"Hotel Artemis," a dystopian crime drama that never quite lives up to its promising cast and intriguing retro-futurist look, is not train wreck filmmaking. With a number of intriguing story angles, following half a dozen high-end crooks through a private Los Angeles hotel that's really a swanky secret hospital, it's not exactly a car crash movie, either.
It's closer to a filmic freeway fender-bender, with a busted axle, ugly body damage and an ear-splitting horn that just won't stop blaring. It keeps moving forward in a wobbly, noisy way but it never arrives where you hope it will, and it takes a long time, all the same.
The film is seemingly much influenced by the bad guys' Hotel Continental in Keanu Reeves' nutty "John Wick" action fantasies, a secret hideaway for VIP villains that became something of a character of its own.
"Hotel Artemis" is to the Wick movies as a Motel 6 is to a Hilton. It feels underplotted yet overstuffed with characters competing for our attention.
Its rogues' gallery of malefactors includes a gray-haired Jodie Foster as the underground clinic's on-site medic and laser-scalpel surgeon, who is only called "Nurse." Under some degree of her care are Sterling K. Brown, Sofia Boutella, Charlie Day, Dave Bautista and Zachary Quinto playing residents of dubious provenance. Jenny Slate is a cop. The smallest role of all, as a crime magnate known as the Wolf King, goes to Jeff Goldblum, who proves that he cannot fail even with the most marginal dialogue.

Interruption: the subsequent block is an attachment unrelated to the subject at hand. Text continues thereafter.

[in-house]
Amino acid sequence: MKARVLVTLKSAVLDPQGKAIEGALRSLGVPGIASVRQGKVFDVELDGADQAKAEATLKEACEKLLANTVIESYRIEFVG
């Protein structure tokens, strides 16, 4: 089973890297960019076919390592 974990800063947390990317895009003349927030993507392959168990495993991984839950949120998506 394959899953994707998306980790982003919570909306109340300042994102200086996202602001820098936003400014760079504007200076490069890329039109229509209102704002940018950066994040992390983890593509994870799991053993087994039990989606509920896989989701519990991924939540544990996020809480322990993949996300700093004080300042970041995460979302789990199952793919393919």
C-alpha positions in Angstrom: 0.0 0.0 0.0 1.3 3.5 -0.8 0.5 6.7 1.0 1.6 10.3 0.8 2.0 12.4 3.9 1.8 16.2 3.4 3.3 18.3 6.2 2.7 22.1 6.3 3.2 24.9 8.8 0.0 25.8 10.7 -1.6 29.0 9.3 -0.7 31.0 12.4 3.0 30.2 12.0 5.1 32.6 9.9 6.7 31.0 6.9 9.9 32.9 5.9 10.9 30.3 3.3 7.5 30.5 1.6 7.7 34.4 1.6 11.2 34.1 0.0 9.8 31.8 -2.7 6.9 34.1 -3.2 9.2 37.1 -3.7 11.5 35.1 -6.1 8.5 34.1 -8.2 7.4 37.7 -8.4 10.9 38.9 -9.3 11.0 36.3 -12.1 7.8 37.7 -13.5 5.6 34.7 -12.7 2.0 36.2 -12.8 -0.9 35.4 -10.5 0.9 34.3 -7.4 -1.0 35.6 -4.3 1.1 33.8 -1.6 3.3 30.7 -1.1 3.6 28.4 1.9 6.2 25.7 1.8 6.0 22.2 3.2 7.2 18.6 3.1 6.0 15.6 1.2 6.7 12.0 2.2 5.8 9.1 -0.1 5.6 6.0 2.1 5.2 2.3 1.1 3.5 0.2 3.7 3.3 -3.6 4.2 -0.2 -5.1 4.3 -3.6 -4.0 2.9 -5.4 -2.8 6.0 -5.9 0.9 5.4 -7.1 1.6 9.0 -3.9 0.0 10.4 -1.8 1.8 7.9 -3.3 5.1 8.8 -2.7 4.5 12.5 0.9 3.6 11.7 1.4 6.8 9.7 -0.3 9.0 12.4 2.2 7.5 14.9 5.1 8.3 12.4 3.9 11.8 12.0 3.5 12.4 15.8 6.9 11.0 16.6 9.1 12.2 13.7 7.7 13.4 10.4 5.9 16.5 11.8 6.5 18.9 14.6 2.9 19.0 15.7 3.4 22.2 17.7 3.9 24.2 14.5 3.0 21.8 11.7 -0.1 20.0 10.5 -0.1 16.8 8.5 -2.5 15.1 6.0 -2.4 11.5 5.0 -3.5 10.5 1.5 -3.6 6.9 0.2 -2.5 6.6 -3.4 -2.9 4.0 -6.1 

The plot includes one patient who wants to escape the scene as a citywide riot builds ever more dangerously through the night and another with the intention of assassinating a third occupant of the house. But overall, Drew Pearce, making his directorial debut from a script he wrote, doesn't live up to his screenwriting on "Iron Man 3," which combined nutty plotting and knockabout humor in a quite satisfactory way.
Bautista, as Foster's by-the-book nursing assistant, has much less comedy to shoulder than in the "Guardians of the Galaxy" films. With that former wrestling champ in the lineup, it's a surprise that dancer-turned-actress Boutella commands the film's most impressive scenes of combat choreography. The French star high kicks her foes like a one-woman version of the Rockettes. She definitely deserves a heroic or evil co-starring role in the next Wonder Woman movie.
At least there, she would have a comic subtext to smashing up the sets. This movie favors moments of character drama, where tough types reflect on old or imminent family loss amid tears. Foster plays her part with impressive commitment, but the path Pearce maps out for her leads nowhere important. It's a showy throwaway.
For laughs to be ignored by veteran comedian-turned-straight man Day, a key cast member in the decadelong goof "It's Always Sunny in Philadelphia," is a significant missed loss. "Hotel Artemis" is a popcorn movie with far too many uncooked kernels. Everyone in the cast deserves better, and everyone in the audience even more.